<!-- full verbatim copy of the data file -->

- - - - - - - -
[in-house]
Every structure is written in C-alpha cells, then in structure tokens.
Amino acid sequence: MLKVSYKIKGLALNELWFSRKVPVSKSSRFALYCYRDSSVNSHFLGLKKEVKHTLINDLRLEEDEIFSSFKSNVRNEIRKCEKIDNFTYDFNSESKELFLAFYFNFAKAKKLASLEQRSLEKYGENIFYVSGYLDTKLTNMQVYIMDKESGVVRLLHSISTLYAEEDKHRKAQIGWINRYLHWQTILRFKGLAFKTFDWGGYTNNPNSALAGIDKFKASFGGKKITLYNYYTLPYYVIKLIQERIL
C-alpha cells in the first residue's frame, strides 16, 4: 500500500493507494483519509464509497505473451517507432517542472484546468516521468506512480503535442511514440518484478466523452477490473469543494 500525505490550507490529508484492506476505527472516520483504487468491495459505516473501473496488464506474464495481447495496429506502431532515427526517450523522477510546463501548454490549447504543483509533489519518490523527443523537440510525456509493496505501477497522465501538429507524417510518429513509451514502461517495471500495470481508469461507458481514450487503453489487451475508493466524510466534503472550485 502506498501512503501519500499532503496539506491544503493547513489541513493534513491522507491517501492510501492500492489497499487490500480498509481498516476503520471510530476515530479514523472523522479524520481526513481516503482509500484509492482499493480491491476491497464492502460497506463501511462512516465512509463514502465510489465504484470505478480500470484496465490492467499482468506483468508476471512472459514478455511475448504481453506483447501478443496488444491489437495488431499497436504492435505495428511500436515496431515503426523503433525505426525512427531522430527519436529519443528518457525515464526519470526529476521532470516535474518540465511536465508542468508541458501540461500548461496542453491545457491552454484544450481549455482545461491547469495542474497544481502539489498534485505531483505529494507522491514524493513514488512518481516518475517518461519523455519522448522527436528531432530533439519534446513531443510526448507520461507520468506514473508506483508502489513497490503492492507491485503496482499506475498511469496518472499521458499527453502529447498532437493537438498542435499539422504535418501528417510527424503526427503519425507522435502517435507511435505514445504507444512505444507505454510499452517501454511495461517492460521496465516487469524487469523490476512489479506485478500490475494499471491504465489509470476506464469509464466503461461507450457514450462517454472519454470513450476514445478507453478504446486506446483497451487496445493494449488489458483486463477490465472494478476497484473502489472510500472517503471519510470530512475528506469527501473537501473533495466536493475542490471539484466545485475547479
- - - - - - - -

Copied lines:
[in-house]
Every structure is written in C-alpha cells, then in structure tokens.
Amino acid sequence: MLKVSYKIKGLALNELWFSRKVPVSKSSRFALYCYRDSSVNSHFLGLKKEVKHTLINDLRLEEDEIFSSFKSNVRNEIRKCEKIDNFTYDFNSESKELFLAFYFNFAKAKKLASLEQRSLEKYGENIFYVSGYLDTKLTNMQVYIMDKESGVVRLLHSISTLYAEEDKHRKAQIGWINRYLHWQTILRFKGLAFKTFDWGGYTNNPNSALAGIDKFKASFGGKKITLYNYYTLPYYVIKLIQERIL
C-alpha cells in the first residue's frame, strides 16, 4: 500500500493507494483519509464509497505473451517507432517542472484546468516521468506512480503535442511514440518484478466523452477490473469543494 500525505490550507490529508484492506476505527472516520483504487468491495459505516473501473496488464506474464495481447495496429506502431532515427526517450523522477510546463501548454490549447504543483509533489519518490523527443523537440510525456509493496505501477497522465501538429507524417510518429513509451514502461517495471500495470481508469461507458481514450487503453489487451475508493466524510466534503472550485 502506498501512503501519500499532503496539506491544503493547513489541513493534513491522507491517501492510501492500492489497499487490500480498509481498516476503520471510530476515530479514523472523522479524520481526513481516503482509500484509492482499493480491491476491497464492502460497506463501511462512516465512509463514502465510489465504484470505478480500470484496465490492467499482468506483468508476471512472459514478455511475448504481453506483447501478443496488444491489437495488431499497436504492435505495428511500436515496431515503426523503433525505426525512427531522430527519436529519443528518457525515464526519470526529476521532470516535474518540465511536465508542468508541458501540461500548461496542453491545457491552454484544450481549455482545461491547469495542474497544481502539489498534485505531483505529494507522491514524493513514488512518481516518475517518461519523455519522448522527436528531432530533439519534446513531443510526448507520461507520468506514473508506483508502489513497490503492492507491485503496482499506475498511469496518472499521458499527453502529447498532437493537438498542435499539422504535418501528417510527424503526427503519425507522435502517435507511435505514445504507444512505444507505454510499452517501454511495461517492460521496465516487469524487469523490476512489479506485478500490475494499471491504465489509470476506464469509464466503461461507450457514450462517454472519454470513450476514445478507453478504446486506446483497451487496445493494449488489458483486463477490465472494478476497484473502489472510500472517503471519510470530512475528506469527501473537501473533495466536493475542490471539484466545485475547479